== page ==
Lance, Daniel Jefferson
The following data is extracted from Reminiscent History Of The Ozark Region, pub. Goodspeed Brothers, Publishers, Chicago 1894.
DANIEL JEFFERSON LANCE. The parents of our subject, Anthony and Rosina (Simeral) Lance, were natives of Tennessee, and in that State cele-brated their nuptials. Previous to the birth of our subject they moved to Missouri and were pioneers in that State. The father put up the first wagon shop in the town of Fredericktown, Madison County, and entered upon his career as a wagonmaker. He worked at that and farming until his death, which occurred before the war. He was successful in his different occupations and amassed a comfortable competence. After the death of the mother of our subject Mr. Lance married again. He never cared to hold office, but was an earnest member of the Christian Church in which he had held membership since a boy. By his first union he became the father of thirteen children, ten of whom are now living. A child by his second marriage is deceased. The original of this notice first saw the light of day in Madison County, Missouri, February 21, 1842, but subsequently moved with his parents to Howell County, where he received his education. After the death of his father he went in business with an older brother in Howell County and was there when the Civil War broke out. In 1862 he enlisted in Company 13, Tenth Missouri Confederate Infantry, with which he remained until it was consolidated with other regiments, and contin-ued with it until the cessation of hostilities. He was in the battles of Pea Ridge, Mansfield, Pleasant Hill, Saline River or Jenkins' Ferry, and many others too numerous to mention. He was never wounded, was taken pris-oner once, but soon made his escape. When the war closed all he had was a worn-out Confederate uniform. His first move after this was to go to Rosier's wood yard, on the Mississippi River, and he worked there six months. From there he went to Baily Station, on the Iron Mountain Railroad, remained there six months and then came to Oregon County and commenced working in Salt Petre Cave, but in connection was also engaged in farming. He became the owner of 400 acres of land but soon after disposed of that place and moved to his present farm which now consists of 580 acres. At one time he was the owner of 1,000 acres, but gave his children considerable land. He has 220 under cultivation, all the result of great industry and perseverance on his part. In the year 1867 he married Miss Nancy Emily Johnson, daughter of James M. Johnson, Sr., who was an old pioneer after whom Johnson Township was named. He was one of the first permanent settlers here. Mrs. Johnson is still living. Ten children have been born to our subject's union, nine of whom are living, six sons and three daughters, all at home. He has been tendered office time and again but will not accept. For fifteen years he has been handling stock, buying and selling, and usually has 150 to 200 head of cattle all the time. He and Mrs. Lance are members of the Missionary Baptist Church, a Mason, a member of Alton Lodge No. 255, and he is a Democrat in politics. He is a successful man and a worthy and esteemed citizen.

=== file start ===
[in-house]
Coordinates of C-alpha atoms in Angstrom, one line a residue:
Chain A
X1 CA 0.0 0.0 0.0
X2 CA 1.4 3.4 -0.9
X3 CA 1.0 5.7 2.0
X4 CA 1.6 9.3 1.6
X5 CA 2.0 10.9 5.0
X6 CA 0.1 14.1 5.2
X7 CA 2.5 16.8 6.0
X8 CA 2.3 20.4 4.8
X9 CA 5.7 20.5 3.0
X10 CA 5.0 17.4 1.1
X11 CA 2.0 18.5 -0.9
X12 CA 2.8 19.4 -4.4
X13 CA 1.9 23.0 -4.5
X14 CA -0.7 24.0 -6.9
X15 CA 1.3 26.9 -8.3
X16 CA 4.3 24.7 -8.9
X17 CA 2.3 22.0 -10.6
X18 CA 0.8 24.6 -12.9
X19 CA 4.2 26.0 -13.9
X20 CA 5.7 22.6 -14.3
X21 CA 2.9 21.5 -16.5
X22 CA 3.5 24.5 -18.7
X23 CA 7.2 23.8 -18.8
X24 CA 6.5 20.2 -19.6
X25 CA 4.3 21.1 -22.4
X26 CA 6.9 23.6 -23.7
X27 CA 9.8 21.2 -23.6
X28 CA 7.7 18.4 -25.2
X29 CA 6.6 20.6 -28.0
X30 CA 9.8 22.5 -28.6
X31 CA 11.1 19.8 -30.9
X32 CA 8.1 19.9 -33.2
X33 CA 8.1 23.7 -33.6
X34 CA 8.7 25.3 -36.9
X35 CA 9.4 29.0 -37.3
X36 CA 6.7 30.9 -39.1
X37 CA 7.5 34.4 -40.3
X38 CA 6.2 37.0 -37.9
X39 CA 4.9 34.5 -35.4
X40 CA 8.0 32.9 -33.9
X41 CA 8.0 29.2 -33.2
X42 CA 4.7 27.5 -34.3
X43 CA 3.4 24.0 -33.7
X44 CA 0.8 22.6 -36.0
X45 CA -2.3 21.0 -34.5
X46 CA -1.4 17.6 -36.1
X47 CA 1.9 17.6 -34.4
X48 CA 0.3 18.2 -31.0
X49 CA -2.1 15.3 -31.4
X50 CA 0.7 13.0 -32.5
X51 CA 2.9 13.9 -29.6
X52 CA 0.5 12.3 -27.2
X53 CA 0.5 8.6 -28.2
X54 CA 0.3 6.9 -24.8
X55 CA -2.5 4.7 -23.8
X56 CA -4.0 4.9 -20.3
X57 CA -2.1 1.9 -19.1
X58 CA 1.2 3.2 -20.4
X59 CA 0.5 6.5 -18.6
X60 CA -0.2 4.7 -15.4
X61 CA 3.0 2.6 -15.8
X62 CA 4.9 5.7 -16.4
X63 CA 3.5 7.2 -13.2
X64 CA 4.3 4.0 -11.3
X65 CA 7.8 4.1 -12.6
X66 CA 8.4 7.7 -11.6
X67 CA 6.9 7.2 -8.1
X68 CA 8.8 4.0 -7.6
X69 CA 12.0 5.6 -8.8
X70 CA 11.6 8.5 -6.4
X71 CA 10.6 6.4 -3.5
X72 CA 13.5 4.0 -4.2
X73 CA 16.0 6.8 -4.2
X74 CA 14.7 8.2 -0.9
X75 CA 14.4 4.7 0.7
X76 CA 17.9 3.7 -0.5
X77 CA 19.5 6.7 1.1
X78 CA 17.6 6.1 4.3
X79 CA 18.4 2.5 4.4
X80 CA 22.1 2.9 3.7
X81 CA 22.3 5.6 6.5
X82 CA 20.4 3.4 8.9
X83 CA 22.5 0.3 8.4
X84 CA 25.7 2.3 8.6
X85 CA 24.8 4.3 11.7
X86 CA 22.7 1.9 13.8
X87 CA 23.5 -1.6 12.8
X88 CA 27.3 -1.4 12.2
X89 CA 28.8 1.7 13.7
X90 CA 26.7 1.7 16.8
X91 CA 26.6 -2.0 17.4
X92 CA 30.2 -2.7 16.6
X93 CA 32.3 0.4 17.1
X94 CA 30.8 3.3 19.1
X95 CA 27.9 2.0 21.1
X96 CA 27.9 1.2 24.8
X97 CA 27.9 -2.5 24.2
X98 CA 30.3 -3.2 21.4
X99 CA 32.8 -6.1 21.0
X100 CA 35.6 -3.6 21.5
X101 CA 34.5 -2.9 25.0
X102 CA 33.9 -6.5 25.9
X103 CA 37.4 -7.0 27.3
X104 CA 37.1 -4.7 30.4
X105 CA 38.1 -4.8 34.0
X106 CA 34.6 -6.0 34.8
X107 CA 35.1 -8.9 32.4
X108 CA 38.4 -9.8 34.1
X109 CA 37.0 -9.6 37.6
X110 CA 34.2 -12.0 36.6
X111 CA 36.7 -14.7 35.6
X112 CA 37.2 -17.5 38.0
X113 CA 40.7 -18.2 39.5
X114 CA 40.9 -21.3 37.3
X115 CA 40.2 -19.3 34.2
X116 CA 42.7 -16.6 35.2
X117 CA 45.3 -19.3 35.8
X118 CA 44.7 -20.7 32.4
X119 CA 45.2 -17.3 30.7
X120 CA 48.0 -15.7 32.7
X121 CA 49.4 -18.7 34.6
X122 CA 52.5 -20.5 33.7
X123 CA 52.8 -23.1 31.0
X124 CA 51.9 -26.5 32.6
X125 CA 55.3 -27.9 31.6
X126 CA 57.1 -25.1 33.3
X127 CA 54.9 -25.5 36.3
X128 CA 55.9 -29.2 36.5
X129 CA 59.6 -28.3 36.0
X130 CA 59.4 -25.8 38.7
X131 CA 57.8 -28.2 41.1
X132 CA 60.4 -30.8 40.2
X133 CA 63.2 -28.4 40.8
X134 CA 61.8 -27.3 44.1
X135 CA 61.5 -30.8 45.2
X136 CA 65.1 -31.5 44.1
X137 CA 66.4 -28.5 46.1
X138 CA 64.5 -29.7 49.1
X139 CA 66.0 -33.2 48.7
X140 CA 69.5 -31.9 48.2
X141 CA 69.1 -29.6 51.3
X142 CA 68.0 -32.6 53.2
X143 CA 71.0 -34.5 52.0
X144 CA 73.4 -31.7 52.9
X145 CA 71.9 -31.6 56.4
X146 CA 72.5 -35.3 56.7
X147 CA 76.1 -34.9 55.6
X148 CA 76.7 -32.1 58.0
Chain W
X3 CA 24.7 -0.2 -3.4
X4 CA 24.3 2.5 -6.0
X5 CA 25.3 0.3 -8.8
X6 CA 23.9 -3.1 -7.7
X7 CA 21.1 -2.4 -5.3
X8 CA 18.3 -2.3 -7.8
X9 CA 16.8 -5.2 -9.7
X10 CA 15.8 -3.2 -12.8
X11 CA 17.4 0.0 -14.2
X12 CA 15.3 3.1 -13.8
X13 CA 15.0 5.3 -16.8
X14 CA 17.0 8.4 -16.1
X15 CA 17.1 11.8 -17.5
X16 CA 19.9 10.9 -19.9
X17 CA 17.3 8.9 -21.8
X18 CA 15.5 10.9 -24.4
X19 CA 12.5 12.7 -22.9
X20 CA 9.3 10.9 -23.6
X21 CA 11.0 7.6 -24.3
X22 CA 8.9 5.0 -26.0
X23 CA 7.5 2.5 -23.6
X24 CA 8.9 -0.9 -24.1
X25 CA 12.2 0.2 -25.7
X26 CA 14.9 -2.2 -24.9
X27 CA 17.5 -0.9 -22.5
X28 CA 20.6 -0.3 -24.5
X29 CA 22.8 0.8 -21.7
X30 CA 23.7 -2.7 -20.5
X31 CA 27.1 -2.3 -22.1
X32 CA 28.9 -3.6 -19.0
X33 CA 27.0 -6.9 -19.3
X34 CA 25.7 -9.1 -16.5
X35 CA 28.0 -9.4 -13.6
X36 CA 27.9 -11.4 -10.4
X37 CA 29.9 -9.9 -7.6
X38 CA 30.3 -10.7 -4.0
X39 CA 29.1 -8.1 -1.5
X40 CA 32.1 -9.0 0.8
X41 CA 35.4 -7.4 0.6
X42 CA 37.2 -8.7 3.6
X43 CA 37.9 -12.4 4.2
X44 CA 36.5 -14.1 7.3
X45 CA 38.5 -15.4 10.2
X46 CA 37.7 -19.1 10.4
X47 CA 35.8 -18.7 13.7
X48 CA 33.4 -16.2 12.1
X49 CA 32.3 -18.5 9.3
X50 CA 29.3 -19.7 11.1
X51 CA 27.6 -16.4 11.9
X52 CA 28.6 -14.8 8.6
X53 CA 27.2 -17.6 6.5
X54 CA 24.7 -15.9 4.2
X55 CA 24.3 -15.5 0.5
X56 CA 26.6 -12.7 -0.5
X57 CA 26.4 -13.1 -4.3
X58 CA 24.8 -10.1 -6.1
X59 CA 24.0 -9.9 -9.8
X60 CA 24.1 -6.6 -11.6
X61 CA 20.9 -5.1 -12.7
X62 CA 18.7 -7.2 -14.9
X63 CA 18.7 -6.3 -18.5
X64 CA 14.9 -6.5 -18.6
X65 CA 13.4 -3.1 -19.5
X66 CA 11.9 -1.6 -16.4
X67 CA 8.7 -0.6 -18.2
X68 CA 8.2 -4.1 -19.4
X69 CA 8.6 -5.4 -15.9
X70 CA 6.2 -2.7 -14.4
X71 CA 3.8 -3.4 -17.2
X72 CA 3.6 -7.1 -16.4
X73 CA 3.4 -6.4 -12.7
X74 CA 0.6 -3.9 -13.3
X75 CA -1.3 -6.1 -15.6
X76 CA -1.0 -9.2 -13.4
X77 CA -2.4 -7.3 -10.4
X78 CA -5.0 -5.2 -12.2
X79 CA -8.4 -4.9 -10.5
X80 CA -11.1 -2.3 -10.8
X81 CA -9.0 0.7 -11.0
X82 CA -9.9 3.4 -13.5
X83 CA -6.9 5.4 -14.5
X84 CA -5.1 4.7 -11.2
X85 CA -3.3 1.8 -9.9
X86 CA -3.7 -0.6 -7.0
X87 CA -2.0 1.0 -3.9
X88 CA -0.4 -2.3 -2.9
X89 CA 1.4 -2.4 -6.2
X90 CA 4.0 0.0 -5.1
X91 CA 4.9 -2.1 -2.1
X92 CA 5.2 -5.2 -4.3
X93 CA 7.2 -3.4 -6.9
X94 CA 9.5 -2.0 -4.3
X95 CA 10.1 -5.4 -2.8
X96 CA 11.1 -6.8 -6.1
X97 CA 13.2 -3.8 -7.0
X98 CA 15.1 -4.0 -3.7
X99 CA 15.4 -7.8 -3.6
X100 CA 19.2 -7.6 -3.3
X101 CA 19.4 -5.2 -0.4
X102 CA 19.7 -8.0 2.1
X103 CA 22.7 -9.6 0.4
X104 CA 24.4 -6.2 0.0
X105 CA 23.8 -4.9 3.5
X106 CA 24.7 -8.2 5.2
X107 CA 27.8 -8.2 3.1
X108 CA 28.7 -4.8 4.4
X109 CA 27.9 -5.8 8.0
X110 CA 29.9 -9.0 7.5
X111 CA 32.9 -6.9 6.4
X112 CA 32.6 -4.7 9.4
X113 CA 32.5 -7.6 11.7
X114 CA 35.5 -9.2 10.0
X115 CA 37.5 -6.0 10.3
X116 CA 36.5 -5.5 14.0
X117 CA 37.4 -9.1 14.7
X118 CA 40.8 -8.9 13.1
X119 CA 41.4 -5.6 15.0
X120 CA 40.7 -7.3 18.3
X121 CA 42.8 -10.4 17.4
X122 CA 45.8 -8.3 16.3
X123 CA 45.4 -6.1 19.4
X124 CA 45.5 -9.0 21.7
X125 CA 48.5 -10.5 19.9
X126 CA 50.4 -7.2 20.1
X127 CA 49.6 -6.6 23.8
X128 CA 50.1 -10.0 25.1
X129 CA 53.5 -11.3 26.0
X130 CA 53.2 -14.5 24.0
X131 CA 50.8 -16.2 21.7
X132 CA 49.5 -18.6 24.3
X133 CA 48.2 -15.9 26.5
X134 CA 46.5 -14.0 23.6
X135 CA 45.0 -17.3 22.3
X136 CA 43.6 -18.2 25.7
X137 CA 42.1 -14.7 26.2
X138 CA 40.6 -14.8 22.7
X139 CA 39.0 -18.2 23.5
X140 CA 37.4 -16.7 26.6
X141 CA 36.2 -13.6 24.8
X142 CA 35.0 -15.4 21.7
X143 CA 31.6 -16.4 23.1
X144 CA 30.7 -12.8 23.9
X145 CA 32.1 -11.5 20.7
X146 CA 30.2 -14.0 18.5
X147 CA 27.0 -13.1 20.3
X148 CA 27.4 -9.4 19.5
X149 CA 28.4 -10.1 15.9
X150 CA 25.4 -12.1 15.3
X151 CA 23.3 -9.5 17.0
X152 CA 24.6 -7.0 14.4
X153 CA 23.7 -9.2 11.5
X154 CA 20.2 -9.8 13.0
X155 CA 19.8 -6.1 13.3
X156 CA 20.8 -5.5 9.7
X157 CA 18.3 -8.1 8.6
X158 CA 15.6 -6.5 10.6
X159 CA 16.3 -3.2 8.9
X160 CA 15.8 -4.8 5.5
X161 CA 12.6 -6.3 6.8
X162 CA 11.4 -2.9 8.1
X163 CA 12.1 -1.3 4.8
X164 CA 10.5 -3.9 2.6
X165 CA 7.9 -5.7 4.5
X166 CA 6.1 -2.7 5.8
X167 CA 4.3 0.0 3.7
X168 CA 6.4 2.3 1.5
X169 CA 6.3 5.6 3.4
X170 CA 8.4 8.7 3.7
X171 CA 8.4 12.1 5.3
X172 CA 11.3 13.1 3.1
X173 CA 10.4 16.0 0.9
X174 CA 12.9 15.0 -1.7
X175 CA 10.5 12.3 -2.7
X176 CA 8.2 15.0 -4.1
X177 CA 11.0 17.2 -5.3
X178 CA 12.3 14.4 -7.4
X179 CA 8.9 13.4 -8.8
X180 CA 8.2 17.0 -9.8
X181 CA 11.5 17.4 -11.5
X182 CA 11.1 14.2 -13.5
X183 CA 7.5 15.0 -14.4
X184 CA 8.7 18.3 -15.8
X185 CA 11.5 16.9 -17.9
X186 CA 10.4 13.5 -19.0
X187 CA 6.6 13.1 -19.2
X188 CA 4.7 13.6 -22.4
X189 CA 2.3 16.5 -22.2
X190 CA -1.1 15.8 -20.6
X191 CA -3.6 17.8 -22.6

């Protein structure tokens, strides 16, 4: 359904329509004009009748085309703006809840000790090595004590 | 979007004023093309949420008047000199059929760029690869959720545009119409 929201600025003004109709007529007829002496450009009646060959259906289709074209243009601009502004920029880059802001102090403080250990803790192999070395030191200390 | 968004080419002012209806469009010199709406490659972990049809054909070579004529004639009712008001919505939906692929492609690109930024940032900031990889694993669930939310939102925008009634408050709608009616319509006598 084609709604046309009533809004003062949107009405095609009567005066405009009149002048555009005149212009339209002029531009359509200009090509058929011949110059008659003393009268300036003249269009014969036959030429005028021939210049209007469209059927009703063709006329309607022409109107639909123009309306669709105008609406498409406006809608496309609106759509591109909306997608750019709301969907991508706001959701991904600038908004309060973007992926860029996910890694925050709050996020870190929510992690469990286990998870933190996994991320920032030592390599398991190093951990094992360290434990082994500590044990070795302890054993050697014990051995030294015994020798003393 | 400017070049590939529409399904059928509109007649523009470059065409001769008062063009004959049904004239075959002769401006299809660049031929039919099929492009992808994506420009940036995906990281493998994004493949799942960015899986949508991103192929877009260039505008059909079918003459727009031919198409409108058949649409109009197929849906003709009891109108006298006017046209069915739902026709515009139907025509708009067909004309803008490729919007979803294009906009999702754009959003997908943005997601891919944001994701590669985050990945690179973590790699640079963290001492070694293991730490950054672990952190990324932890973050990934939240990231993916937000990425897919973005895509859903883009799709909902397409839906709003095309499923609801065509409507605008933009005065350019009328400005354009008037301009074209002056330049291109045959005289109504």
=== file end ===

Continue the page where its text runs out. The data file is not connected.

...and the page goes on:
Source: Reminiscent History Of The Ozark Region, pub. Goodspeed Brothers, Publishers, Chicago 1894